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Thread: Feasibility of combination allogeneic stem cell therapy for spinal cord injury: a cas

  1. #1

    Feasibility of combination allogeneic stem cell therapy for spinal cord injury: a cas

    Feasibility of combination allogeneic stem cell therapy for spinal cord injury: a case report


    http://www.hongkongstemcell.com/c/e_information_94.php

  2. #2

    Medistem Inc.

    This looks like it's referring to the same thing as the Medistem Inc. claim.
    I'm wondering if this is the right place to respond seeing that a thread may already exist about this but I do have a question.
    It says that there was a return of motor, bowel, and sexual function. If true because of the therapy, it's great, but nowhere to see anything about bladder function. Is it the same as the other functions and therefore doesn't need to be noted?
    Dennis Tesolat
    www.StemCellsandAtomBombs.blogspot.com

    "Change does not roll in on the wheels of inevitability, but comes through continuous struggle. And so we must straighten our backs and work for our freedom."
    Martin Luther King

  3. #3
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    Stemcells and Atombombs what is happening in japan regarding stem cell trials?

    Any trials going on for spinal patients with neural stem cells and other stem cells?

  4. #4
    If medistem's therapy is replicated in a large sample, wouldn't this discovery be as close as anything we've seen to a cure. I'm surprised there isn't more buzz on this publication. What is everyone thinking?

  5. #5
    Senior Member Schmeky's Avatar
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    Quote Originally Posted by Chaz19
    wouldn't this discovery be as close as anything we've seen to a cure
    ASIA A to ASIA D, yes.

  6. #6
    Quote Originally Posted by 0xSquidy View Post
    Tomasichim,

    This is what you are saying: we've published a VOID paper that shows NO evidence with NO statistical significance in a LOW IMPACT journal.

    I hope you can do better than that.
    This was discussed a couple weeks ago in another thread. You can read Dr. Wise Youngs response to Thomas Ichim.

    http://sci.rutgers.edu/forum/showthread.php?t=142877
    Last edited by GRAMMY; 12-26-2010 at 05:01 PM.

  7. #7
    Quote Originally Posted by Chaz19 View Post
    If medistem's therapy is replicated in a large sample, wouldn't this discovery be as close as anything we've seen to a cure. I'm surprised there isn't more buzz on this publication. What is everyone thinking?
    Mine is that it doesn't make much sense to me. The patient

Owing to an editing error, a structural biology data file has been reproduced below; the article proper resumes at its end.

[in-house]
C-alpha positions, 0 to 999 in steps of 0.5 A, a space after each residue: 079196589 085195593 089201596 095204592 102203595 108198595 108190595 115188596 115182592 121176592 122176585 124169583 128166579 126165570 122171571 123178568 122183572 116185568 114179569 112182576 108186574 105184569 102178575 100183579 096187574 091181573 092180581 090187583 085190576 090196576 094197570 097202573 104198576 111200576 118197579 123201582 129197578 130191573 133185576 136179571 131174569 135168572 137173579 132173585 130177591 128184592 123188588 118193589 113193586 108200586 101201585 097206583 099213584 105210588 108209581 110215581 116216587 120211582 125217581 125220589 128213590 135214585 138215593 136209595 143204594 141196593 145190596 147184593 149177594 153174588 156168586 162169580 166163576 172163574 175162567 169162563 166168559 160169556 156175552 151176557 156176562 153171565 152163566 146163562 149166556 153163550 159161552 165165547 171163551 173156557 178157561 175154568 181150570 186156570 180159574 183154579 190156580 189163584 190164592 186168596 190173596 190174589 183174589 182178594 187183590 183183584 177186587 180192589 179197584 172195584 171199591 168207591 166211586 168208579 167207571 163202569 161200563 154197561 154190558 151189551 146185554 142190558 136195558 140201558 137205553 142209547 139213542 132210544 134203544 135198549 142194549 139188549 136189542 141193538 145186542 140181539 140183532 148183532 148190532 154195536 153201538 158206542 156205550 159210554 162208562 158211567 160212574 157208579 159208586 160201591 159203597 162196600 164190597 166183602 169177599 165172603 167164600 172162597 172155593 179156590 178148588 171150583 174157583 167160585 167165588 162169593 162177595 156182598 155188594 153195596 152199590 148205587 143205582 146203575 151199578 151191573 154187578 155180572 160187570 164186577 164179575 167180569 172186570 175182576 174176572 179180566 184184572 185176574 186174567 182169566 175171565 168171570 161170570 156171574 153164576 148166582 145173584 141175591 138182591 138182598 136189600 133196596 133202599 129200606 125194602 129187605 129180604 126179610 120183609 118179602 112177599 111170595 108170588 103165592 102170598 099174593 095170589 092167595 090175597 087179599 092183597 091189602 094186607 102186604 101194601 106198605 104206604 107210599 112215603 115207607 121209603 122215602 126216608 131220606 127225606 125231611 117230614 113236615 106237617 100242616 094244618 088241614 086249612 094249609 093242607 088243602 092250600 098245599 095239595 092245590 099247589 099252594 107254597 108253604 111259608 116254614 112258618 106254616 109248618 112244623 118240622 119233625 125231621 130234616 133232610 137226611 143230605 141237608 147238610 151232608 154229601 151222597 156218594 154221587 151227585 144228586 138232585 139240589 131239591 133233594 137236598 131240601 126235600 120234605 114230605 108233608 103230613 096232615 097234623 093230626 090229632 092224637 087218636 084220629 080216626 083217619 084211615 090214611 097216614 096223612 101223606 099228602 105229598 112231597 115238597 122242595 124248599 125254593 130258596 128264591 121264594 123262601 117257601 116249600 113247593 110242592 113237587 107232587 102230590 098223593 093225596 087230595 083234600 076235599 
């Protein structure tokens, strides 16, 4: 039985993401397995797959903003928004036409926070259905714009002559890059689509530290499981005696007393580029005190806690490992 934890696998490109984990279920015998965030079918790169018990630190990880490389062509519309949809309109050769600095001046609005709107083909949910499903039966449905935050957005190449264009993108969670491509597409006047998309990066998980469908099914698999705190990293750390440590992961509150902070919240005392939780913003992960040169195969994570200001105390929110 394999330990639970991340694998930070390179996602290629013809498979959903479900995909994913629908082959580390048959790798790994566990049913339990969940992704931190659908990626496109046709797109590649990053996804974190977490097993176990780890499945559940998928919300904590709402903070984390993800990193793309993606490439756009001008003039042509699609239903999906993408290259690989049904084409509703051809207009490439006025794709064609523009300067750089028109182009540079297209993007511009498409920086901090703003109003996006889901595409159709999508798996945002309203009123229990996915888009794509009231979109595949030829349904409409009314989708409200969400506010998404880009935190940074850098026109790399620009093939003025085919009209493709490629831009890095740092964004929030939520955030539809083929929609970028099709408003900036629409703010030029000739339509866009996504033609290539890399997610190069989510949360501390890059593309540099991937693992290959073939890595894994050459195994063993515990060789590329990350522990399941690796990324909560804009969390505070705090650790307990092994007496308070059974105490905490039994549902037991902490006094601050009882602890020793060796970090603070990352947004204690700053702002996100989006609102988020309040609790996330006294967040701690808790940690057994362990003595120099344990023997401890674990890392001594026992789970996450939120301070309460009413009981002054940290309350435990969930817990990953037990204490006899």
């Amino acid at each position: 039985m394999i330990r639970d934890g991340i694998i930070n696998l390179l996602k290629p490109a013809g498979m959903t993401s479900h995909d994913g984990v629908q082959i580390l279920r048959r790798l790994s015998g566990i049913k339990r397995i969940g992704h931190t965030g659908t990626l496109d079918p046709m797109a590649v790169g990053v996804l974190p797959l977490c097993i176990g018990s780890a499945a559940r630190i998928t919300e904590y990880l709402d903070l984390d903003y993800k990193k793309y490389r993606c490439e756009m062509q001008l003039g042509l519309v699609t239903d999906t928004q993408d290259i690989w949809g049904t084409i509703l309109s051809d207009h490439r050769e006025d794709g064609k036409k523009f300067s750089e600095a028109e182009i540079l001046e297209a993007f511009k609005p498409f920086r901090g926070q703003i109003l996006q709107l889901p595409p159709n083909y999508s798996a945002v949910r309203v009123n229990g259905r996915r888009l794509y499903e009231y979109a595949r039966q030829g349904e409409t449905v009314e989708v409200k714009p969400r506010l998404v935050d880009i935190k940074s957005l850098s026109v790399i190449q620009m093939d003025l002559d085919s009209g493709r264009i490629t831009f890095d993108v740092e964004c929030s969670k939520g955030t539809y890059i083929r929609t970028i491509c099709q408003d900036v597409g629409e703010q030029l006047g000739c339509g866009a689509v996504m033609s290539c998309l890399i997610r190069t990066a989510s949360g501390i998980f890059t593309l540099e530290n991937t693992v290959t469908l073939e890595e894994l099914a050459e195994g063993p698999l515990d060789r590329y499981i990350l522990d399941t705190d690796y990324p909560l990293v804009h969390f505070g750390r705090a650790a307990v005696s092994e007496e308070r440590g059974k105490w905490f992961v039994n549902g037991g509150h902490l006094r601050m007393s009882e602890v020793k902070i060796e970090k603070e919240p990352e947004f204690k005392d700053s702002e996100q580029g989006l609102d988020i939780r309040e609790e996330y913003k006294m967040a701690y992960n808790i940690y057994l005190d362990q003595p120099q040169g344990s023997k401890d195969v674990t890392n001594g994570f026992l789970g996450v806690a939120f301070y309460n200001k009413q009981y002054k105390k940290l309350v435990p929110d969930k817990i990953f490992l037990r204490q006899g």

was an L1 complete. From what I've read, that's the spinal
    root region, not the cord itself. And repairing lumbosacral
    injuries will require a neuronal replacement therapy, not a
    regenerative treatment.

    The method of cell delivery is questionable as well. There's
    no evidence that suggests administering cells intrathecally
    has been effective. Maybe it works differently in lumbosacral
    injuries, but then again, this isn't a neuronal replacement
    therapy.

  8. #8
    Senior Member 0xSquidy's Avatar
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    Quote Originally Posted by GRAMMY View Post
    This was discussed a couple weeks ago in another thread. You can read Dr. Wise Youngs response to Thomas Ichim.

    http://sci.rutgers.edu/forum/showthread.php?t=142877
    Thank you for the info, i knew about the thread but i havent been able to follow it much longer.

    I don't see anything in contradiction with what i said that, btw, seems to have hurt you so deeply that i don't understand.
    Don't ask what clinical trials can do for you, ask what you can do for clinical trials.

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  9. #9
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    You are right Buck Nustier.

    But still not much understandable data or research about lumbosacral injuries. I am also incomplete L1. Let us wait for Neural stem cell trials and then we will be able to know about this theory. May be Wise's trials get some good results and many doctors will be trying this treatment on lower injuries too.

  10. #10
    Buck–I was under the same impression. However, it seems that the more that I learned about this injury, the more that I find that I need to know. Could it be possible that one of the cell types replaced motor neurons and others helped to facilitate myelination?

    Also, I recently read a recent article from the Reeve/Irvine research center that stated that cervical injuries also have a similar problem with loss of motor neurons. So maybe cervical injuries also need motor neuron and regenerative therapies.

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